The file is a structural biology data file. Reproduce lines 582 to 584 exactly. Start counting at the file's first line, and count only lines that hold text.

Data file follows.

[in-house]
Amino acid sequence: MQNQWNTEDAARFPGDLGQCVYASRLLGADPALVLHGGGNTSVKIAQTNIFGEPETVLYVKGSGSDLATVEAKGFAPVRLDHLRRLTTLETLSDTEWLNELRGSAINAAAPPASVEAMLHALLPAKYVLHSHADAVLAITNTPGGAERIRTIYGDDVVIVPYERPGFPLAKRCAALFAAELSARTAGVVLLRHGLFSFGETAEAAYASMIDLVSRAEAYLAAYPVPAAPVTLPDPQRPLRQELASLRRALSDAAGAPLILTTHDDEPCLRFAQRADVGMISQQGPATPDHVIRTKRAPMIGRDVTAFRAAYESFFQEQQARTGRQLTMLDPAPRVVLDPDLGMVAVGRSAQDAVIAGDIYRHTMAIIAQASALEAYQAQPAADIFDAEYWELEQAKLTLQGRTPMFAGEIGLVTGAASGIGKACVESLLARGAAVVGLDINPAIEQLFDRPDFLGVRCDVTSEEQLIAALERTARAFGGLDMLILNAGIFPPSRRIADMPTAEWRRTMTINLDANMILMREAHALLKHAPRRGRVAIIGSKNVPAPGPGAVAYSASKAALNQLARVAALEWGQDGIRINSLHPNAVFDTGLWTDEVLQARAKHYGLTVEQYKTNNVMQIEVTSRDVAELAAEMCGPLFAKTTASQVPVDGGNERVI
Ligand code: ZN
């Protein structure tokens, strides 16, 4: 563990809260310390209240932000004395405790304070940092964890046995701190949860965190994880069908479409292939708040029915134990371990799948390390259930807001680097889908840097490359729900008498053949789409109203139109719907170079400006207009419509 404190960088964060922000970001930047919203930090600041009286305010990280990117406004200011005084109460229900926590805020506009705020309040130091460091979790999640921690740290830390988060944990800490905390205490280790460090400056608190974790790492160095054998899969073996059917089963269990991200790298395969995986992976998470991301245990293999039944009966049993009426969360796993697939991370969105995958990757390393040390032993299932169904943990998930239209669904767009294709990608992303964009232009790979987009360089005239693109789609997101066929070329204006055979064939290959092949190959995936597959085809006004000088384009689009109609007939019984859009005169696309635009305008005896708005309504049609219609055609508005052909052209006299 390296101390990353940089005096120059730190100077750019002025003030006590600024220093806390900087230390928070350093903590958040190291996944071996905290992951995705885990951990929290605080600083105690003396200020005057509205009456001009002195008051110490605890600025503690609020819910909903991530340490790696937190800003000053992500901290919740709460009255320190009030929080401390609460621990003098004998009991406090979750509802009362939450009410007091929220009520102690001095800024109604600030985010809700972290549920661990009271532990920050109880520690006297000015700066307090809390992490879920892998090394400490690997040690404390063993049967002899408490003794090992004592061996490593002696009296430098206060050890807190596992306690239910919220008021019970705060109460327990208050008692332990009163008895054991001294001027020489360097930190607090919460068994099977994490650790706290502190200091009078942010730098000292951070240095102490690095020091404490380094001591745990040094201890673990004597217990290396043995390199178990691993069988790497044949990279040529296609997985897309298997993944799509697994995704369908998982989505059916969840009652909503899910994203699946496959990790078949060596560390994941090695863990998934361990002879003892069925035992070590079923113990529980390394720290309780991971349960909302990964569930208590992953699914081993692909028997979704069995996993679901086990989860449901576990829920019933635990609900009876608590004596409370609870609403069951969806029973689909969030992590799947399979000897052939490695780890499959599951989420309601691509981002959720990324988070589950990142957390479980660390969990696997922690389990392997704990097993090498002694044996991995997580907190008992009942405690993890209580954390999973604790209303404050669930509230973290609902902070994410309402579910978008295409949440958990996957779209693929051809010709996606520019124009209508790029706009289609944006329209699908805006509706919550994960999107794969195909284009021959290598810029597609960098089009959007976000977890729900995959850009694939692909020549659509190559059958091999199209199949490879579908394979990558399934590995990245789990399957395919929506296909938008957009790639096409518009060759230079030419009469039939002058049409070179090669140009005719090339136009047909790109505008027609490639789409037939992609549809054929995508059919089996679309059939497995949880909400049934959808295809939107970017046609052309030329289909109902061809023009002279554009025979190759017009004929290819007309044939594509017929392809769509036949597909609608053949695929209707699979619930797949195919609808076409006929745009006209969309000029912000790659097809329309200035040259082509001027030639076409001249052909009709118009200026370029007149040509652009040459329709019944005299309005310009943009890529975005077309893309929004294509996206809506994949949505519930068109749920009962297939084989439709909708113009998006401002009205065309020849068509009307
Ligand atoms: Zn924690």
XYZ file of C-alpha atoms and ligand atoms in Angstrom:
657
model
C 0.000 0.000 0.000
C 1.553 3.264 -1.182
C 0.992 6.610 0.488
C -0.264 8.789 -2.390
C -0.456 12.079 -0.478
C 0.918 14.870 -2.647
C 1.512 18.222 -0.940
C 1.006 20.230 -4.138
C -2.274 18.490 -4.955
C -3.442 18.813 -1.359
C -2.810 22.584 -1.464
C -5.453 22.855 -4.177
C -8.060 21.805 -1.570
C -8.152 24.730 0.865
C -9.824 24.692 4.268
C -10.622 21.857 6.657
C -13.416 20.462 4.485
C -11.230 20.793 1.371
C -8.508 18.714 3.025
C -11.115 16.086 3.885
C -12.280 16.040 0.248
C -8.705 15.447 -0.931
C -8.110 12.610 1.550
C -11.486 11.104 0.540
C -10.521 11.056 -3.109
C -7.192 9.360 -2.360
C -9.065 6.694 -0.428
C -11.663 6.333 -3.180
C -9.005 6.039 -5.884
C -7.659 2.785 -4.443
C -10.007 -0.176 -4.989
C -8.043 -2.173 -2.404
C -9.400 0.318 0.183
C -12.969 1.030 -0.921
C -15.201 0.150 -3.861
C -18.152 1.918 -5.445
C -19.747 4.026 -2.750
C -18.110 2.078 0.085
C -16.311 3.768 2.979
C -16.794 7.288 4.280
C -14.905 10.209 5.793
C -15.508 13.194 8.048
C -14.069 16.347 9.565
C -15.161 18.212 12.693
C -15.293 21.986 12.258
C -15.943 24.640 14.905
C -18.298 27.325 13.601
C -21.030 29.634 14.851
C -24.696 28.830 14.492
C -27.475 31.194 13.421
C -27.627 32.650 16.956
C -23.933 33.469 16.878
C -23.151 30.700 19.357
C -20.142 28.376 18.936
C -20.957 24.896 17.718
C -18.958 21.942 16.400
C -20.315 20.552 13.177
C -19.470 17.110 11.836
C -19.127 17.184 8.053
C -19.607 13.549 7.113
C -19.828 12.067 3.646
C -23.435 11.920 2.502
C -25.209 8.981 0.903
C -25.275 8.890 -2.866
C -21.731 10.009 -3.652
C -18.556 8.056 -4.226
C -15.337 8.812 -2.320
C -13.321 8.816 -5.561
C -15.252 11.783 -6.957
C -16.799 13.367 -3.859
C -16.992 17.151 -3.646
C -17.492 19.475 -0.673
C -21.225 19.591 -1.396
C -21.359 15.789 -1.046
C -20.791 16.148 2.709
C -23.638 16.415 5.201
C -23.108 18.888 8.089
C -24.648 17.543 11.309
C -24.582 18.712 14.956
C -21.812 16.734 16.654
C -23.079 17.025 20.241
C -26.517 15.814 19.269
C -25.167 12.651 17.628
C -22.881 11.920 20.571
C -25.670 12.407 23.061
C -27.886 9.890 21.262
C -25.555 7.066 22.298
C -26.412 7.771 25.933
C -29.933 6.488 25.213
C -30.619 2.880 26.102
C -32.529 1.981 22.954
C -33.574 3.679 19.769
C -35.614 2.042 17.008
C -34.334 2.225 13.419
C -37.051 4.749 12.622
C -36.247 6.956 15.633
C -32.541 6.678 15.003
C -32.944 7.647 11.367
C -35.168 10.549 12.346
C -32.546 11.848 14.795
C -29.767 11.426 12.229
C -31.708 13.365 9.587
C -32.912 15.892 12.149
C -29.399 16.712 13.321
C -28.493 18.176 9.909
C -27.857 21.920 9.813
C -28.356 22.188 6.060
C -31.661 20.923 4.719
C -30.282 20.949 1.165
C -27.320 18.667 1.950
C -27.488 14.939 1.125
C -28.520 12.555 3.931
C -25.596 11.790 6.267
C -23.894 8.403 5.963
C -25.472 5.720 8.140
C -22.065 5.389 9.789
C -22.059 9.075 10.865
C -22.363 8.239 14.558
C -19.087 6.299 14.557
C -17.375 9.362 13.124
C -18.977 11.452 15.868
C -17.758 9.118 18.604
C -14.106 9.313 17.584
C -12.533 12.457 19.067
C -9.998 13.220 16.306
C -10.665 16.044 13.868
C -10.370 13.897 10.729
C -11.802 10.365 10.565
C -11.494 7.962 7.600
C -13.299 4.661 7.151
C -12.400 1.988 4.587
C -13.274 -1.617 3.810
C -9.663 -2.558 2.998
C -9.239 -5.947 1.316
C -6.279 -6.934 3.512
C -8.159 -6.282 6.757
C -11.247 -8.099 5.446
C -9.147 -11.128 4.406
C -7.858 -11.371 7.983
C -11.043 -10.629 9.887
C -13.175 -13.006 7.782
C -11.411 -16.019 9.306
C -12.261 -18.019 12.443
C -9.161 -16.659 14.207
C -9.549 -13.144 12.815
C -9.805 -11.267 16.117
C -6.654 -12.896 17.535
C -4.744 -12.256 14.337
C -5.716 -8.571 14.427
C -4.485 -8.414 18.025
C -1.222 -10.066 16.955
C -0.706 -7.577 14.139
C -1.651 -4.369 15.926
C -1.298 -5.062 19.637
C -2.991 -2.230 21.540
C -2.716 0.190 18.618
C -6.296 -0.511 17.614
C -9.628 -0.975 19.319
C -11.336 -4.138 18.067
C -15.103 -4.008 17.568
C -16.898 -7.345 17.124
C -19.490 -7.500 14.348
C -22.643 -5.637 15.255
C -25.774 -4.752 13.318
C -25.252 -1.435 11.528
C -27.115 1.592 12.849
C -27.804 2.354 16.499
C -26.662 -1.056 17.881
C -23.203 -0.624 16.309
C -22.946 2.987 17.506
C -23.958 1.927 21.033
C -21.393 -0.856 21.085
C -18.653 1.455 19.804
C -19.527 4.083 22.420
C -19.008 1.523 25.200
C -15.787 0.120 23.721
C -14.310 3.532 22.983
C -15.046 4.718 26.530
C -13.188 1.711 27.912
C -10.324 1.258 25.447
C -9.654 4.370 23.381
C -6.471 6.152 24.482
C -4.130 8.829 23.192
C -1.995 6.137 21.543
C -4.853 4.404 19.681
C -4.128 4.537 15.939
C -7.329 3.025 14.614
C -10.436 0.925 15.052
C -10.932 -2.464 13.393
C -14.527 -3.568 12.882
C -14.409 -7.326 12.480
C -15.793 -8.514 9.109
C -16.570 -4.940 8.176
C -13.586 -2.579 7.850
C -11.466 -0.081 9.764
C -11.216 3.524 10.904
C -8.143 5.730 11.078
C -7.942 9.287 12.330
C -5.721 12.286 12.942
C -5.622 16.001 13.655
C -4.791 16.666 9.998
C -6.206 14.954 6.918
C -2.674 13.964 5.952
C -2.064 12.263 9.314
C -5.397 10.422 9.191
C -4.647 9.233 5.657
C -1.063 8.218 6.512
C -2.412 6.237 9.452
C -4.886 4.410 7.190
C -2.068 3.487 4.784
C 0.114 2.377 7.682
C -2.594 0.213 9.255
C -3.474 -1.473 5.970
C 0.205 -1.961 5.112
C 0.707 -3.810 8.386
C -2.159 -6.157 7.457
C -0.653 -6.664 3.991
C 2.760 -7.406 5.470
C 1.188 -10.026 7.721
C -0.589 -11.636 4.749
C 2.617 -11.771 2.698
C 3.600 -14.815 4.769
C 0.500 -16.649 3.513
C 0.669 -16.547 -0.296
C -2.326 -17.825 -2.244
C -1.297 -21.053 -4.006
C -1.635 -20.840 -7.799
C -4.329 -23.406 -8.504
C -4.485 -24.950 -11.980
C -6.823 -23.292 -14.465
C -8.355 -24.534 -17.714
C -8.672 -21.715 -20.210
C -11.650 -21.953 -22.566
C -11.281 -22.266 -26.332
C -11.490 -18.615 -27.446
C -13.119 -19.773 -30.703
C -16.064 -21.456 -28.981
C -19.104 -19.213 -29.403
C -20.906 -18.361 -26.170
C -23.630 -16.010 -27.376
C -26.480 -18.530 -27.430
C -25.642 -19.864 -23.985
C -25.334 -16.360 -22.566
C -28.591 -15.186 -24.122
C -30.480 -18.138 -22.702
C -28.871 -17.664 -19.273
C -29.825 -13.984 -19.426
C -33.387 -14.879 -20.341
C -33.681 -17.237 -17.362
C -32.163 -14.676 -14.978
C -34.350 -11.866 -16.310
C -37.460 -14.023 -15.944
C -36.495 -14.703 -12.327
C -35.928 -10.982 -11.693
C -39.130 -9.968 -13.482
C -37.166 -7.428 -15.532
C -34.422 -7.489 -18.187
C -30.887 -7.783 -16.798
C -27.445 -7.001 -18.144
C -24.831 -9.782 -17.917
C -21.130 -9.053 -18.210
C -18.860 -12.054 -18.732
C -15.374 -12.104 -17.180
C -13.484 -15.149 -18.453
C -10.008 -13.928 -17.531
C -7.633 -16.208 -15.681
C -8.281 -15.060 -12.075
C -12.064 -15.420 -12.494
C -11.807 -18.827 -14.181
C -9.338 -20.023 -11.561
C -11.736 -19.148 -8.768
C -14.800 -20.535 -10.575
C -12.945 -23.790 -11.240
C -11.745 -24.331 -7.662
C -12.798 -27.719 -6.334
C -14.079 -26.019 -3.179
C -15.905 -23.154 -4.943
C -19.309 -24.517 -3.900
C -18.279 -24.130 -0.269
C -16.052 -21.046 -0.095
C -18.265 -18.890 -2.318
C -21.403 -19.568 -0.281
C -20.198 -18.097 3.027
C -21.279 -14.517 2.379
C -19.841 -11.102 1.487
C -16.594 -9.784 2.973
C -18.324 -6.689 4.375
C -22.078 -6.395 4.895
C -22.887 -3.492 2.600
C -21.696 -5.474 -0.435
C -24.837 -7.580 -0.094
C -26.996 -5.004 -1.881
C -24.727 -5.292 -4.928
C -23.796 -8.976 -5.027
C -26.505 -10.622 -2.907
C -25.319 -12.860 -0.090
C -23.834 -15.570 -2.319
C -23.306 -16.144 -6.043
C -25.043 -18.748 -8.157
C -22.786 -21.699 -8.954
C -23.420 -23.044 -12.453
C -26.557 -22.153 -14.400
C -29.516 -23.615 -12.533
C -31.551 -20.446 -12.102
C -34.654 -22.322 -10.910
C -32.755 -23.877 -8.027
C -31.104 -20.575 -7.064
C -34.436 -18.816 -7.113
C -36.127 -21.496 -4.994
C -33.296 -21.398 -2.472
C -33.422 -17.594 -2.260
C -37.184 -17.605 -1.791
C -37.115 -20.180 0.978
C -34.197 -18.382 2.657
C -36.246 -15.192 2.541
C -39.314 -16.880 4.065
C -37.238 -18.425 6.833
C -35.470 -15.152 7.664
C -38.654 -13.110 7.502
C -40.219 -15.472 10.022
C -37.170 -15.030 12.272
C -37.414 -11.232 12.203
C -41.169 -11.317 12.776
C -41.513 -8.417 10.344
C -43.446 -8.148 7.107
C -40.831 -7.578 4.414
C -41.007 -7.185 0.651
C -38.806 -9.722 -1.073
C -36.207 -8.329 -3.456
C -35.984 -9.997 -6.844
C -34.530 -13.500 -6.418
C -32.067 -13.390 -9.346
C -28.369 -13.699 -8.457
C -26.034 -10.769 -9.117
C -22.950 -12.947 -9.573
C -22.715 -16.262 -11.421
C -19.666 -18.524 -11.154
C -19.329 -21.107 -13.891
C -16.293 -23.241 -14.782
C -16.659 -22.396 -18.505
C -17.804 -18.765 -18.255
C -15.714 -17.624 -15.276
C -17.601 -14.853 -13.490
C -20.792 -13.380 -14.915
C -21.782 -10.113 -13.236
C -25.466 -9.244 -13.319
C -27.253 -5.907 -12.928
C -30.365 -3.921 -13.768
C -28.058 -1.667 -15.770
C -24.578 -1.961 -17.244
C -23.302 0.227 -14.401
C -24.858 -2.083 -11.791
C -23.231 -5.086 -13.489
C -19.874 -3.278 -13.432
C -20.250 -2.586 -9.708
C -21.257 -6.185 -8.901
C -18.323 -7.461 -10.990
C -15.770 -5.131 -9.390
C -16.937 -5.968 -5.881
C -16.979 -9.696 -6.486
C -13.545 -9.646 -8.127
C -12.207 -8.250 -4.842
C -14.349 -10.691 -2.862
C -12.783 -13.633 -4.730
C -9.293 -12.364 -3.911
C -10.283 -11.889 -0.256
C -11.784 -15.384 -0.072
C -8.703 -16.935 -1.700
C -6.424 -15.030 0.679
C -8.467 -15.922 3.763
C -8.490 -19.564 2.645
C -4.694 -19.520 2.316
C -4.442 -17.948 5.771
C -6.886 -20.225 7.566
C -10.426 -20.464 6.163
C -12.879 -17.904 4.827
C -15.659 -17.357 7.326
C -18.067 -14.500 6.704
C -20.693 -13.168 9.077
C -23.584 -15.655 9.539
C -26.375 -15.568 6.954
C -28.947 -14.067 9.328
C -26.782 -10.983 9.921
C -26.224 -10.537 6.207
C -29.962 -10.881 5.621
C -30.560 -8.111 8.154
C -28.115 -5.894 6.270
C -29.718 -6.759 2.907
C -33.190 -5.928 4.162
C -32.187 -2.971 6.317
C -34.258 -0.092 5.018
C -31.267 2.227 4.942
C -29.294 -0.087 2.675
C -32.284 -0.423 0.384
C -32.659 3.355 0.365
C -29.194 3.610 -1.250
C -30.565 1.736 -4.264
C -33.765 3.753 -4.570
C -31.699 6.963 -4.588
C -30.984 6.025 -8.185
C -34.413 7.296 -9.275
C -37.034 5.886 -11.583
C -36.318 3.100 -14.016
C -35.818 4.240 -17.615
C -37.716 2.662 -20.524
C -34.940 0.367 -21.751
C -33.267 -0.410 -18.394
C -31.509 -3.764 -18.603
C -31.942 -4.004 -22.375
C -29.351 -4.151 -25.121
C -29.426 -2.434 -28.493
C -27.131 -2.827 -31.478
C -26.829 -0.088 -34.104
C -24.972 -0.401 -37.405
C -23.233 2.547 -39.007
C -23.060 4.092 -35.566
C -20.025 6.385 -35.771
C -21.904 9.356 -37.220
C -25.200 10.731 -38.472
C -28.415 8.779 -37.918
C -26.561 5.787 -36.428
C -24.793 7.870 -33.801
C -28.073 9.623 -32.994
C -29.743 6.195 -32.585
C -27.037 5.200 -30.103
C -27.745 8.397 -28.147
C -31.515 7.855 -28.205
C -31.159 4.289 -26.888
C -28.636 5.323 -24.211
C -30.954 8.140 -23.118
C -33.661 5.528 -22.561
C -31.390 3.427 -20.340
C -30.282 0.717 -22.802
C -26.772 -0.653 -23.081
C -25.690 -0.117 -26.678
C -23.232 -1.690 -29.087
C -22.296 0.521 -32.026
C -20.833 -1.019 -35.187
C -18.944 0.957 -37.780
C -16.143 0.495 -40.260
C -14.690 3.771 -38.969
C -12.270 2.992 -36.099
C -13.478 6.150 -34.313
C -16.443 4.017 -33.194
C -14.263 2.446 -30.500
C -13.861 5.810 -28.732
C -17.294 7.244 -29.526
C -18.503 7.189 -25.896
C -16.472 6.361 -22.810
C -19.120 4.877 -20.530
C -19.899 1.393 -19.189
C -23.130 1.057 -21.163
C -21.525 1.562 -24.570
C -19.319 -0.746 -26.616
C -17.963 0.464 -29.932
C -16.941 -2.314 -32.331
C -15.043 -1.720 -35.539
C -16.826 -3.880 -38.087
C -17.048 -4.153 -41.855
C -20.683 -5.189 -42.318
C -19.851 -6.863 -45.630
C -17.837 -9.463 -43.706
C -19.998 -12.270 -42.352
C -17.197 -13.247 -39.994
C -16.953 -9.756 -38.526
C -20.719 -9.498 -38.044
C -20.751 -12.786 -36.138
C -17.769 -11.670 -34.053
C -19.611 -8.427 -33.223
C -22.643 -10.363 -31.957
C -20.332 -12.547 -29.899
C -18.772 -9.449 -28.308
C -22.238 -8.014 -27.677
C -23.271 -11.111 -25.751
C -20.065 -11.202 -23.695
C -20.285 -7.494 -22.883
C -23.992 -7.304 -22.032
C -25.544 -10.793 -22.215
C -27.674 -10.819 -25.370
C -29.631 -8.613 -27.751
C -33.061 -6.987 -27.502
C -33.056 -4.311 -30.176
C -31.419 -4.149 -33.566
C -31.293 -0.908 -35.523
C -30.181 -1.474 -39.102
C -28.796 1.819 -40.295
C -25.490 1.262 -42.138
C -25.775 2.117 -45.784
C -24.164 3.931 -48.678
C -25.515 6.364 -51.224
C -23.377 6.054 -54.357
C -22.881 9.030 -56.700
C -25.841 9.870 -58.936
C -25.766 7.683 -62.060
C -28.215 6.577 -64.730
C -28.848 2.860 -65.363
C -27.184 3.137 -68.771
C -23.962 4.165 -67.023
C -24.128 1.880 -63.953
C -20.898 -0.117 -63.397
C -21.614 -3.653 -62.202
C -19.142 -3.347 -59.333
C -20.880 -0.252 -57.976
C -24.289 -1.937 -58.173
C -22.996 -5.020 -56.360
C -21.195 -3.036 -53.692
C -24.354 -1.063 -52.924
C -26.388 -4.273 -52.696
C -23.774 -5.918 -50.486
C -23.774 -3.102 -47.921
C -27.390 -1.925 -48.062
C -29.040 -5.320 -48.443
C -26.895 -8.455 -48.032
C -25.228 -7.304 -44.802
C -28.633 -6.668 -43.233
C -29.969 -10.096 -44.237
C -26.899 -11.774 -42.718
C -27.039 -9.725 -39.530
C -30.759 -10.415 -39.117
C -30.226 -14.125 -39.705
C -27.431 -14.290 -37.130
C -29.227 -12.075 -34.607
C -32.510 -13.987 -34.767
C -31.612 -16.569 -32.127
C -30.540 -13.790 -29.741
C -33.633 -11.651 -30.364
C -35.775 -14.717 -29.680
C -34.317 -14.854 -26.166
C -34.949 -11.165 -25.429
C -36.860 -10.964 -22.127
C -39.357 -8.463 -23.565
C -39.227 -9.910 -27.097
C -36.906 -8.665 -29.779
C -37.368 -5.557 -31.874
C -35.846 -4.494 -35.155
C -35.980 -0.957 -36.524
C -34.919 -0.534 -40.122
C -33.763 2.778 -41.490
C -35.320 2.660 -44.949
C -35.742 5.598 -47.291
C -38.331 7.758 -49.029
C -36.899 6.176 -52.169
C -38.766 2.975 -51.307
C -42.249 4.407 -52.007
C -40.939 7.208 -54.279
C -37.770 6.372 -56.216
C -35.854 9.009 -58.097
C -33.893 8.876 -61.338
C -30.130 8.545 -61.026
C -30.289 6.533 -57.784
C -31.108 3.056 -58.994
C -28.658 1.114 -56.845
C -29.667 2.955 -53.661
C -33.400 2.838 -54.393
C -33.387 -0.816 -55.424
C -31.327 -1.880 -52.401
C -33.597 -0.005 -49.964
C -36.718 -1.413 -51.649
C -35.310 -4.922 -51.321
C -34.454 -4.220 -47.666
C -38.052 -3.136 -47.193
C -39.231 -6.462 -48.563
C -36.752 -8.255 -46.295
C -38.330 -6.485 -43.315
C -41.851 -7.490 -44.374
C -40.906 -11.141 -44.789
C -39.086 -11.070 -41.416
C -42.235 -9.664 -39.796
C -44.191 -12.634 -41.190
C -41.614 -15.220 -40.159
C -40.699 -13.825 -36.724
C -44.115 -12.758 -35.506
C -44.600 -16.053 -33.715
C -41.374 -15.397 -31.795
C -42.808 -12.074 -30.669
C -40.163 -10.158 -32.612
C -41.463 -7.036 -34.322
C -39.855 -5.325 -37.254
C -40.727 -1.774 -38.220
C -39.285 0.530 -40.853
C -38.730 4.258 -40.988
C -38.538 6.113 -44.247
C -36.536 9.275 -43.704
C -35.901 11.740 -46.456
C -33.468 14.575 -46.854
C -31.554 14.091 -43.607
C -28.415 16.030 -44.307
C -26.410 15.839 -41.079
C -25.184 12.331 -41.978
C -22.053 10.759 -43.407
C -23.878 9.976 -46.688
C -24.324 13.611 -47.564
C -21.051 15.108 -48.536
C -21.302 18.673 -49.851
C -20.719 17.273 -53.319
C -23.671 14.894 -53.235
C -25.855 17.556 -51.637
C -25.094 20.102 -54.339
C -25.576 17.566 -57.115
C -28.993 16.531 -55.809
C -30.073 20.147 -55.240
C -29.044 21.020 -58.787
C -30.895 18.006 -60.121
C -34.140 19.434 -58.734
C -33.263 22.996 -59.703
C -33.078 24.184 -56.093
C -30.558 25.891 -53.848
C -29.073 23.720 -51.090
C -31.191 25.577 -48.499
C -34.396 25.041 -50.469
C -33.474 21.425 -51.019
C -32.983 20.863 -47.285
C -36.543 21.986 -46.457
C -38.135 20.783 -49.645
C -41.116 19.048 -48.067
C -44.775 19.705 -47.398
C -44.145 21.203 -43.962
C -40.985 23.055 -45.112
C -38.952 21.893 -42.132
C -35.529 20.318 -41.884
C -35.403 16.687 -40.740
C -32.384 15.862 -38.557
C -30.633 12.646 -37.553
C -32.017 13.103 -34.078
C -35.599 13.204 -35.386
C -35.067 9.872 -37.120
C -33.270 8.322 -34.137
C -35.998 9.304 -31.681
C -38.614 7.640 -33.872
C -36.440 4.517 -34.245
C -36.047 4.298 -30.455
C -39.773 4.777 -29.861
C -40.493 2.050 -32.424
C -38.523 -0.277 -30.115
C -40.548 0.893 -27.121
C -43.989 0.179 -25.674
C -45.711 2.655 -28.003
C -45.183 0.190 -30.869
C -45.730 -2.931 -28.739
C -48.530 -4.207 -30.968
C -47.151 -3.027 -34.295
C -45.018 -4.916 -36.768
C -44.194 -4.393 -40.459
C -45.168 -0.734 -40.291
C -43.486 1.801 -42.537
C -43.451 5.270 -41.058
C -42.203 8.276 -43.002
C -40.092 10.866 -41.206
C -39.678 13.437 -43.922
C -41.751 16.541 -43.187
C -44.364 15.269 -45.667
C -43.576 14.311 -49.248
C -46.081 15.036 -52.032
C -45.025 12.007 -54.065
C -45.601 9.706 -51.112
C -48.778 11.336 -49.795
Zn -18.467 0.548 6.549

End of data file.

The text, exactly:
C -41.374 -15.397 -31.795
C -42.808 -12.074 -30.669
C -40.163 -10.158 -32.612